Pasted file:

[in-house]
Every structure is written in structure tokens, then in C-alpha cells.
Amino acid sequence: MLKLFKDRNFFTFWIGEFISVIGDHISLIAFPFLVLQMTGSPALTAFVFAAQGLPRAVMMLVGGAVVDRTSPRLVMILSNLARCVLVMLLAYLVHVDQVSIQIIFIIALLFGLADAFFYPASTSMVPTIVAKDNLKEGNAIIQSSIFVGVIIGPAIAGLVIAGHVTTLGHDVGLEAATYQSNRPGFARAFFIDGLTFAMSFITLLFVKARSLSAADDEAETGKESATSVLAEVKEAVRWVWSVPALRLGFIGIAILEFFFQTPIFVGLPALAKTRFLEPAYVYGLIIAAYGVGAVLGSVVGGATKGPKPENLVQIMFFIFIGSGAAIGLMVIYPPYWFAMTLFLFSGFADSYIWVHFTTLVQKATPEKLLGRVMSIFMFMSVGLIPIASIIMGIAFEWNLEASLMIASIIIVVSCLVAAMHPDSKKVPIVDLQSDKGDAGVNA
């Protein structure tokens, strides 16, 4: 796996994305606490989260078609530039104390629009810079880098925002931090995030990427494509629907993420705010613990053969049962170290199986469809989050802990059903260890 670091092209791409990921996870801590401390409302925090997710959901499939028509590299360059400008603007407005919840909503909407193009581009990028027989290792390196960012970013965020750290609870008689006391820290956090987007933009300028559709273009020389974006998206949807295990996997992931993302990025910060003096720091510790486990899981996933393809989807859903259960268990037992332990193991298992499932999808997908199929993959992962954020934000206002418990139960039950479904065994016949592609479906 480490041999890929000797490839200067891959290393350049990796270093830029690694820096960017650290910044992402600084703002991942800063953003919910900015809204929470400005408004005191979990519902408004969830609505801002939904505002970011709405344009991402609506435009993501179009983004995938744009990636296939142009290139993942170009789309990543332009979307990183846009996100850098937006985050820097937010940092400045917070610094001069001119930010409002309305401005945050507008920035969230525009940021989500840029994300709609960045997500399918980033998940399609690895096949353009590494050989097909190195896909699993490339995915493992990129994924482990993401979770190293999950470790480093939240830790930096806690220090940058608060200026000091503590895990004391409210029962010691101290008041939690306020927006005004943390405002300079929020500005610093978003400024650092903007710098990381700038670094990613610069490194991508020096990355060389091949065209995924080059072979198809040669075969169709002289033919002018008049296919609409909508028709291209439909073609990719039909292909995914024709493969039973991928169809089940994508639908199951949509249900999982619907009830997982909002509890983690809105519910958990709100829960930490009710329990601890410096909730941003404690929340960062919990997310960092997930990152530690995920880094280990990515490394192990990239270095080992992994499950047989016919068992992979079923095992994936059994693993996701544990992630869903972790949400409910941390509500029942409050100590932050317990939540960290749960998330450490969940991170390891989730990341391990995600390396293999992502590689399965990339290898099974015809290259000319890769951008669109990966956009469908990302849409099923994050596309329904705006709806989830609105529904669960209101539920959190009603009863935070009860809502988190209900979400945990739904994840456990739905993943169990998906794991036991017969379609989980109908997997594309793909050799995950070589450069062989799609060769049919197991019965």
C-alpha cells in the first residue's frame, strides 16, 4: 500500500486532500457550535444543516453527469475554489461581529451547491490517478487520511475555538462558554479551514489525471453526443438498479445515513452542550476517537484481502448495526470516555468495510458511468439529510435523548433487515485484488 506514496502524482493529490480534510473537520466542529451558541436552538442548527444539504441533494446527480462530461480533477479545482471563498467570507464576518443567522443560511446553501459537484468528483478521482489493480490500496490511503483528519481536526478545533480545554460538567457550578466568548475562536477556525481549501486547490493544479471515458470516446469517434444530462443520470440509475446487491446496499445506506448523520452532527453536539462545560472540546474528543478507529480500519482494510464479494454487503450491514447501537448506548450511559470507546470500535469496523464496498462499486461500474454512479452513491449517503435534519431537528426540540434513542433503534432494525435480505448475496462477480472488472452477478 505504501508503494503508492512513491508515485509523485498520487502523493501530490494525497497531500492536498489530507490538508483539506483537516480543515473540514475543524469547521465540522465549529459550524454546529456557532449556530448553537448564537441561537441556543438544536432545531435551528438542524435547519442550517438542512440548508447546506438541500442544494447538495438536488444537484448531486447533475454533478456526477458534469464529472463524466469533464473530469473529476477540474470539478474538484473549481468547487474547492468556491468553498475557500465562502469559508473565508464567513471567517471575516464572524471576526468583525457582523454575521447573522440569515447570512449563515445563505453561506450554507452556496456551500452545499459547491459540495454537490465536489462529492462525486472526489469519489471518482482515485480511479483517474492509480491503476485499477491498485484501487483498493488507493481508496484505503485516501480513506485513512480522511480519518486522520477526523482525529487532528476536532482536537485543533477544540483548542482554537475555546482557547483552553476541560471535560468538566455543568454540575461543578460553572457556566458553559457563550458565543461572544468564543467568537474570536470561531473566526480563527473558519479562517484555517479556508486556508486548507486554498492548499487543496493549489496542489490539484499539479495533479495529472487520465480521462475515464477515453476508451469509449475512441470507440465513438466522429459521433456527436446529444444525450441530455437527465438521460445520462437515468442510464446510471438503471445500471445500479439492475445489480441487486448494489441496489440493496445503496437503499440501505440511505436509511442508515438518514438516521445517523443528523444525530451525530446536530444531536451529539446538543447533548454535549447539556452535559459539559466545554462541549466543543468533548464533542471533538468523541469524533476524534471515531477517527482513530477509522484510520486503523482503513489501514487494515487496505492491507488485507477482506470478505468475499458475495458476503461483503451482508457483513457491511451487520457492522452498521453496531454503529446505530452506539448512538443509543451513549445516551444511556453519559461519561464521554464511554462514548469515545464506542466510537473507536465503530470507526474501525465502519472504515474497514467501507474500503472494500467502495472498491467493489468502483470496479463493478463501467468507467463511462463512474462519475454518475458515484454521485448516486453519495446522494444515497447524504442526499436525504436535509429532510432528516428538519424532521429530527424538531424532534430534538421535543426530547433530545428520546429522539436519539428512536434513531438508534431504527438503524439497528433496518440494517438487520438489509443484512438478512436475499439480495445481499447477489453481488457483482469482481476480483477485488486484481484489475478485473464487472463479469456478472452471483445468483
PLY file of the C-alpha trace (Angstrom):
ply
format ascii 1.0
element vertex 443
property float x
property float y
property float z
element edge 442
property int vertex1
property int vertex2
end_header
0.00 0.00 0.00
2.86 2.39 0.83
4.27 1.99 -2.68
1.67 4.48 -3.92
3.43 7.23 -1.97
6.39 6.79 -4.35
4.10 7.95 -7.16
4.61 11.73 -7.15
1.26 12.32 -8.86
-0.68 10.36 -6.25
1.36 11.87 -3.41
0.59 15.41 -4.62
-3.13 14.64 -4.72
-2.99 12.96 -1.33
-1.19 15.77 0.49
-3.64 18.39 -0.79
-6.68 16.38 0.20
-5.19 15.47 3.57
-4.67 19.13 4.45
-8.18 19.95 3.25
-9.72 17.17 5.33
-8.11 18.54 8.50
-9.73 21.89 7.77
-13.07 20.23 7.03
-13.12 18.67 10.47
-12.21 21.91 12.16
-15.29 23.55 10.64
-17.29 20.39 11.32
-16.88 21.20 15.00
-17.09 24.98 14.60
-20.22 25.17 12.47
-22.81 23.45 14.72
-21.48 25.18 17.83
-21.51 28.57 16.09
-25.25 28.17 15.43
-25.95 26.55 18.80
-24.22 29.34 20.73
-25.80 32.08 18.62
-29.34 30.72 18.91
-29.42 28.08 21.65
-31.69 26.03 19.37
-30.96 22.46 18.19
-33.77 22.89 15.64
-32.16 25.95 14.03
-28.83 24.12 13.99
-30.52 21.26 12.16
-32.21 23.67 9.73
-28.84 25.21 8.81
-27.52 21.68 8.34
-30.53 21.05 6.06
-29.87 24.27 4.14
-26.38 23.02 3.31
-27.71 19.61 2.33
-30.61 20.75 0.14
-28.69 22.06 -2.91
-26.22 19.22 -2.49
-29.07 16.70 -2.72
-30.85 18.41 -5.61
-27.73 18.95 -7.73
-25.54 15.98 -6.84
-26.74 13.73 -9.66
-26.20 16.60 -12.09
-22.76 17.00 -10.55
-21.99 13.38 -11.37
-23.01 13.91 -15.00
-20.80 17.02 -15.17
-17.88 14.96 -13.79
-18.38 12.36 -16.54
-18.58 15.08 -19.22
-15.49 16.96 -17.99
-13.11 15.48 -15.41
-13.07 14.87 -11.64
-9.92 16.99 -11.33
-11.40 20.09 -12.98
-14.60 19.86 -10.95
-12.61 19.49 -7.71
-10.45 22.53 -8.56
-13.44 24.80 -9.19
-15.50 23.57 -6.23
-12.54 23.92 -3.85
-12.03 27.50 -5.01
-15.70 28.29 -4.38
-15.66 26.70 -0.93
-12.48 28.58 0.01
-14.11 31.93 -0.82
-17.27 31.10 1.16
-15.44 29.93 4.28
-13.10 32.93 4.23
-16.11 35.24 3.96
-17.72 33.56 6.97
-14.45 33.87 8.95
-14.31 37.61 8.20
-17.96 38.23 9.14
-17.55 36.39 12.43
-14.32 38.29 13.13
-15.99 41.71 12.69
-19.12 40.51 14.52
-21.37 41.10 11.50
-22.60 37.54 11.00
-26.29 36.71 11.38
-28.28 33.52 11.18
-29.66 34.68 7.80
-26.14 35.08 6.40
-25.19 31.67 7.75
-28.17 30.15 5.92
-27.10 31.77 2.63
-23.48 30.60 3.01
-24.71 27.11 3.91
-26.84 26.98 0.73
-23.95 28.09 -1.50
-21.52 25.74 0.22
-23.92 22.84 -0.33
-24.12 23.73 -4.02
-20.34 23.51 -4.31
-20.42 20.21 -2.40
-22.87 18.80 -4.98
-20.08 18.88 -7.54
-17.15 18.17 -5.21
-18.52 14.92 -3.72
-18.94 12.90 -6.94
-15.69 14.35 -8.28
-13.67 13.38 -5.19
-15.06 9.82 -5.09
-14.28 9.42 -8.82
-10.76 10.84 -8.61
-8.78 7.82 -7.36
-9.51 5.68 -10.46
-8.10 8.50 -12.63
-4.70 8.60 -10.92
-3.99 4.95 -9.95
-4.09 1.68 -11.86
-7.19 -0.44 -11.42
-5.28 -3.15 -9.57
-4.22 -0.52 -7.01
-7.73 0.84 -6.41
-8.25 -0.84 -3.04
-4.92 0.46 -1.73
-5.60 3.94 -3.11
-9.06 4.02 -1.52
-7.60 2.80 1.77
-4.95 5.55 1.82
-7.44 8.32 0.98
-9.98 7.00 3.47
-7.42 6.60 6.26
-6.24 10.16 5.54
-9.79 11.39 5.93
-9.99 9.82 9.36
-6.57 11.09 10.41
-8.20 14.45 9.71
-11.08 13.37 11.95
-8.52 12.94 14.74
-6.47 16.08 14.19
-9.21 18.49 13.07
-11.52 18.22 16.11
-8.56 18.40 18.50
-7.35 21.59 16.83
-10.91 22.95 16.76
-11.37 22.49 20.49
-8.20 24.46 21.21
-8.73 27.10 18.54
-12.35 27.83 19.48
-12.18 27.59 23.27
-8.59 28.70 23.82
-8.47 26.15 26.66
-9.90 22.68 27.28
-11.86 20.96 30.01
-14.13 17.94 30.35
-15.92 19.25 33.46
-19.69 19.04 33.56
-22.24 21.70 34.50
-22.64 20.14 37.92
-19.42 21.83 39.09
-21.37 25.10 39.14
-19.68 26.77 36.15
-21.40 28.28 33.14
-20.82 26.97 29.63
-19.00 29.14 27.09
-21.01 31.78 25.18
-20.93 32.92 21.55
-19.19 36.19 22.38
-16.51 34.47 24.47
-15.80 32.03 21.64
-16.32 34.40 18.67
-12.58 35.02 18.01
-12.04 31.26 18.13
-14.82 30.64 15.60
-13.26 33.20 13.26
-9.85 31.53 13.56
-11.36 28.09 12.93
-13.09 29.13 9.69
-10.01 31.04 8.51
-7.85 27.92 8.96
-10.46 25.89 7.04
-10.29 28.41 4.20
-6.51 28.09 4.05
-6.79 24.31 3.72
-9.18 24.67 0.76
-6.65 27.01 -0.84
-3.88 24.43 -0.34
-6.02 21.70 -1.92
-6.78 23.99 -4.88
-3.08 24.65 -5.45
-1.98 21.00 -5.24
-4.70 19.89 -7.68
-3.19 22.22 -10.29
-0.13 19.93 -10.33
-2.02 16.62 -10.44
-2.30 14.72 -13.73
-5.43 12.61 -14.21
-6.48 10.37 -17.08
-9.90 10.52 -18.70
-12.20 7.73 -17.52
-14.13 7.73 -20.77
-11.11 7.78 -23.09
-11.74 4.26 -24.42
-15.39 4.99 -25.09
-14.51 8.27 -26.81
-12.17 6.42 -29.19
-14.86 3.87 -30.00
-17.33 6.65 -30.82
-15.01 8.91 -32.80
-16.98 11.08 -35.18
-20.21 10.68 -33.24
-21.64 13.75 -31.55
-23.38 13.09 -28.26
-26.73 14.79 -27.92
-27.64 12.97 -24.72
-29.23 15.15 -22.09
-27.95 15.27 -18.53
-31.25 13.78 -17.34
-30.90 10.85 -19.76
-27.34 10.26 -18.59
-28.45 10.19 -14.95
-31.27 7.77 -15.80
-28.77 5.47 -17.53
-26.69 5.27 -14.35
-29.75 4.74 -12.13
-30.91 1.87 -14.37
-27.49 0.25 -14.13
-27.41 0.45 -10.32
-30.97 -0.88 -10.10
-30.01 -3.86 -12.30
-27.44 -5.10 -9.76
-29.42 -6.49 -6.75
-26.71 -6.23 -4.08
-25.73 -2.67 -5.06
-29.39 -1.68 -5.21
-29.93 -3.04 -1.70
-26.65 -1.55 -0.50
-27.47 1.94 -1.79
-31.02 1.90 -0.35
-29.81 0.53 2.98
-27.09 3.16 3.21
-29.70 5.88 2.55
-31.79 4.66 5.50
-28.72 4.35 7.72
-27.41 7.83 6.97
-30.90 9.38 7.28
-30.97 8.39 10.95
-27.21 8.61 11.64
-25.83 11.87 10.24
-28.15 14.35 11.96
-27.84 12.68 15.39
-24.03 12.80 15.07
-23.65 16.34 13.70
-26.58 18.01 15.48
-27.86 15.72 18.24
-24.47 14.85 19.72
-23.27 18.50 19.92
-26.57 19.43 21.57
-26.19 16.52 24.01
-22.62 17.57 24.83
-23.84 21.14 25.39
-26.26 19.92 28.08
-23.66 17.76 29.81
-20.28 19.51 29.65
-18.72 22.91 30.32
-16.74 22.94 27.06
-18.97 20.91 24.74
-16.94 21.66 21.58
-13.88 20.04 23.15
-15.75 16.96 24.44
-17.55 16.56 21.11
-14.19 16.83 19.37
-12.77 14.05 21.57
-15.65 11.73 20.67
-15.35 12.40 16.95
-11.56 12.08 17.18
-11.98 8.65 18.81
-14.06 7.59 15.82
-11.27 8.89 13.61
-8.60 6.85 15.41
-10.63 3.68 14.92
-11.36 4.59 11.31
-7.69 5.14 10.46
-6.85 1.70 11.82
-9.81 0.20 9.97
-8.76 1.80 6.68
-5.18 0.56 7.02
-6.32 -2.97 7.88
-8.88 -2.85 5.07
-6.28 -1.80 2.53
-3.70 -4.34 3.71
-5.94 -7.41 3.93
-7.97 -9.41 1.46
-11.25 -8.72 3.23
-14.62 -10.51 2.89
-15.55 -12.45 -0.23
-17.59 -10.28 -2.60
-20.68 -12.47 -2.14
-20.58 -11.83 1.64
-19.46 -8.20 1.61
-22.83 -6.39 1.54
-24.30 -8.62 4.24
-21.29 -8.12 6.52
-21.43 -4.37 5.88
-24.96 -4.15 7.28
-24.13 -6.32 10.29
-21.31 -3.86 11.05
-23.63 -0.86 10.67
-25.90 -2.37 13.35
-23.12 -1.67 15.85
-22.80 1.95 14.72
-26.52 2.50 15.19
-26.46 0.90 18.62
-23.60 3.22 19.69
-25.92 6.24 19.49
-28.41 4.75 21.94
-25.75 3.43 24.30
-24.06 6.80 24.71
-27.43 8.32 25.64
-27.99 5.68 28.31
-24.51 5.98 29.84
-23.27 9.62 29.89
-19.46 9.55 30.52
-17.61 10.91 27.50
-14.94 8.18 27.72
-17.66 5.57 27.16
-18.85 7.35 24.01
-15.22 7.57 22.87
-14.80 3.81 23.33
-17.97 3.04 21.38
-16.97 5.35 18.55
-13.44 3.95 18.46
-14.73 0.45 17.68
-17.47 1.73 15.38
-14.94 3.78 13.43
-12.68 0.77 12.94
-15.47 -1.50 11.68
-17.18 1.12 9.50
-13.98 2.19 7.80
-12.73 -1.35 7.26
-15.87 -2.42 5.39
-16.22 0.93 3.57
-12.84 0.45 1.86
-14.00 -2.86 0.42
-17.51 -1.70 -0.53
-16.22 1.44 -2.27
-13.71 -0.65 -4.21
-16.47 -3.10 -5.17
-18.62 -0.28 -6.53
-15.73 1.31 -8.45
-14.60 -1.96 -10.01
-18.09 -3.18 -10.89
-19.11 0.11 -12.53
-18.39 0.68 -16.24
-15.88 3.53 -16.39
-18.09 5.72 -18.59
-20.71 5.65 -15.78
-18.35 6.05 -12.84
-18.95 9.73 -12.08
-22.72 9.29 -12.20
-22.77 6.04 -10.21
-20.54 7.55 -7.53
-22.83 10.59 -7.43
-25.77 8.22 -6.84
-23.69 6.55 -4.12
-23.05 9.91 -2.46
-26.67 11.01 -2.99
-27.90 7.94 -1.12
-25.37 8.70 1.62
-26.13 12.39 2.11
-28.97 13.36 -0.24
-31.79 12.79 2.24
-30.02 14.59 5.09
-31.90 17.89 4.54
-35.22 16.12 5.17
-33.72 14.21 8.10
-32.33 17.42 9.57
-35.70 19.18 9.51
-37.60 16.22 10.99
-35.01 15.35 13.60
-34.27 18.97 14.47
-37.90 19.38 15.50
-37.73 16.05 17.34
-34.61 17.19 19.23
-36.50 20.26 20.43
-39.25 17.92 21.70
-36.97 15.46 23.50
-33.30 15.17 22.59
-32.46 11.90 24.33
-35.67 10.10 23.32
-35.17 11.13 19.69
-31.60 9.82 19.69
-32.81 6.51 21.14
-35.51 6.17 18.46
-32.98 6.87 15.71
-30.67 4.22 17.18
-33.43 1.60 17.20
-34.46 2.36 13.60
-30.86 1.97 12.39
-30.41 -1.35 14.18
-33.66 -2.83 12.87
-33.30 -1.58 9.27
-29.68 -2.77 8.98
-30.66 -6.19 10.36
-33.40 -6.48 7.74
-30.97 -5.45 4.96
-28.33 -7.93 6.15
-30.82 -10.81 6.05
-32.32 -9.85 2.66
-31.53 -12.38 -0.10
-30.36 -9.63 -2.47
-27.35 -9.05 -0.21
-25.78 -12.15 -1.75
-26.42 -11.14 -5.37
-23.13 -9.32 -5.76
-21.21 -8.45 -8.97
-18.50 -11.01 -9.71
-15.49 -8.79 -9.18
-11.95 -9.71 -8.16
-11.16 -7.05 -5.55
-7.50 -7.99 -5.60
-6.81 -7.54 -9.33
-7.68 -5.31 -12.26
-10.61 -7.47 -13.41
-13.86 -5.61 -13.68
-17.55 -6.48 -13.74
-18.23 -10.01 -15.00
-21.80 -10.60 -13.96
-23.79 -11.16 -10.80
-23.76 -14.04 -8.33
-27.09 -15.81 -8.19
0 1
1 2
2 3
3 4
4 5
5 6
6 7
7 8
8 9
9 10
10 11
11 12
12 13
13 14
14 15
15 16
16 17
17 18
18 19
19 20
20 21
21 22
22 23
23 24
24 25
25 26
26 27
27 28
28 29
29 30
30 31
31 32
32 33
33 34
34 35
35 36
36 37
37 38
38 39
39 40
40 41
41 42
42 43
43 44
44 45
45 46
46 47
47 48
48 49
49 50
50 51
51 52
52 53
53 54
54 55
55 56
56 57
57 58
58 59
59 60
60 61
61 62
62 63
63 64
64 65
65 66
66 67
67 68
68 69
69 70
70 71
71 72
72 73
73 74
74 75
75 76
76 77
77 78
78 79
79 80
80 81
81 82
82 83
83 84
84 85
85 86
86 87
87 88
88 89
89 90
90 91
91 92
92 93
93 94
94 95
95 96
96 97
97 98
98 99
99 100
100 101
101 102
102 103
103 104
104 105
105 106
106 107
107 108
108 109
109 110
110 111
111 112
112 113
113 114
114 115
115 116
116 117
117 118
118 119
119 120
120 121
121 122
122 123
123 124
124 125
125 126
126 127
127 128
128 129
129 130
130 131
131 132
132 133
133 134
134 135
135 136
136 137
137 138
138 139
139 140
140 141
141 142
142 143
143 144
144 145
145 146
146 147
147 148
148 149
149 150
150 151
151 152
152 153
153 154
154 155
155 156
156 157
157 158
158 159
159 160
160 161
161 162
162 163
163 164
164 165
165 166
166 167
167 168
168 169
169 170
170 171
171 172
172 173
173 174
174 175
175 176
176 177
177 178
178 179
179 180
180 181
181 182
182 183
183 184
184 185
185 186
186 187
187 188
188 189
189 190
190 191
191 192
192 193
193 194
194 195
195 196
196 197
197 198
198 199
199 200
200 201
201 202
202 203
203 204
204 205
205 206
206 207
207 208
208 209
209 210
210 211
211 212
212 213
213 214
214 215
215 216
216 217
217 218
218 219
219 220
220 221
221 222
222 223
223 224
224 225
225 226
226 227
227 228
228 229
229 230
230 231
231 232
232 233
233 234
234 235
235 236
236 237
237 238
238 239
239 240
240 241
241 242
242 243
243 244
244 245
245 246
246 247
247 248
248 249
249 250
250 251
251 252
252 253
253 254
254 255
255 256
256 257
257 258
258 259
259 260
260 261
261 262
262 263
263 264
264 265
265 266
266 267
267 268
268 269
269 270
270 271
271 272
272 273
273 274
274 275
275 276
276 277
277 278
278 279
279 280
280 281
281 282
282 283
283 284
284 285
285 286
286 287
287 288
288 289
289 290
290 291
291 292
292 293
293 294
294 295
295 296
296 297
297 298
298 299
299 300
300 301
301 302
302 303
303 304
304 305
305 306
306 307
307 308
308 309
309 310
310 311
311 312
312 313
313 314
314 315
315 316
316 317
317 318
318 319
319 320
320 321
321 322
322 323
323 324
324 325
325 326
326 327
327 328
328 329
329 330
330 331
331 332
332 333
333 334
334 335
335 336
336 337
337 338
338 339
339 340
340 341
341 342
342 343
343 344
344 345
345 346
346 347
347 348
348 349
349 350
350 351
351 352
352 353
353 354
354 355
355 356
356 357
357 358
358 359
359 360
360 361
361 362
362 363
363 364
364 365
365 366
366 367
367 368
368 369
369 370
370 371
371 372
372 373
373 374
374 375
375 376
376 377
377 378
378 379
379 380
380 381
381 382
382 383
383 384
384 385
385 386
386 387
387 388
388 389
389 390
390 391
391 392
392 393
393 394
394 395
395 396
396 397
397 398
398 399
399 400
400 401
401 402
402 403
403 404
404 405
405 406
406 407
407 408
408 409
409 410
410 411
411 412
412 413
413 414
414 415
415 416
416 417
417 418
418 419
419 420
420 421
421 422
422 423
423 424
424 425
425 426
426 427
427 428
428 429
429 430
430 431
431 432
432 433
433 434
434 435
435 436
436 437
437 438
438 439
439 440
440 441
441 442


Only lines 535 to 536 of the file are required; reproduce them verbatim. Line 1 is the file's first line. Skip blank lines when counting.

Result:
75 76
76 77